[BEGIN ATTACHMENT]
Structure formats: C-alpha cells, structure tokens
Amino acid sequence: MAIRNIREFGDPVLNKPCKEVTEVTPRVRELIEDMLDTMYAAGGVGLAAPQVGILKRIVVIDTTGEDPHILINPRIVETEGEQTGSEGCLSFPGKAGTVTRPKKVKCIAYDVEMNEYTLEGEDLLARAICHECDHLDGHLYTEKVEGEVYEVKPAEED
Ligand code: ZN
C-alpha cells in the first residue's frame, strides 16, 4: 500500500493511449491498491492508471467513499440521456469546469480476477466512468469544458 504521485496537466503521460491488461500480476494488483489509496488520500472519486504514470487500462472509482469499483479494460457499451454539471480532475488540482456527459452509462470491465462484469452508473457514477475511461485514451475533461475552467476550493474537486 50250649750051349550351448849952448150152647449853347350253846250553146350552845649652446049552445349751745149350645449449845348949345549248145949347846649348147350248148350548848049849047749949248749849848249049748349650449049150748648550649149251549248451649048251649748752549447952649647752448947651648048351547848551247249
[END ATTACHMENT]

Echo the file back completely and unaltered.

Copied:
Structure formats: C-alpha cells, structure tokens
Amino acid sequence: MAIRNIREFGDPVLNKPCKEVTEVTPRVRELIEDMLDTMYAAGGVGLAAPQVGILKRIVVIDTTGEDPHILINPRIVETEGEQTGSEGCLSFPGKAGTVTRPKKVKCIAYDVEMNEYTLEGEDLLARAICHECDHLDGHLYTEKVEGEVYEVKPAEED
Ligand code: ZN
C-alpha cells in the first residue's frame, strides 16, 4: 500500500493511449491498491492508471467513499440521456469546469480476477466512468469544458 504521485496537466503521460491488461500480476494488483489509496488520500472519486504514470487500462472509482469499483479494460457499451454539471480532475488540482456527459452509462470491465462484469452508473457514477475511461485514451475533461475552467476550493474537486 50250649750051349550351448849952448150152647449853347350253846250553146350552845649652446049552445349751745149350645449449845348949345549248145949347846649348147350248148350548848049849047749949248749849848249049748349650449049150748648550649149251549248451649048251649748752549447952649647752448947651648048351547848551247249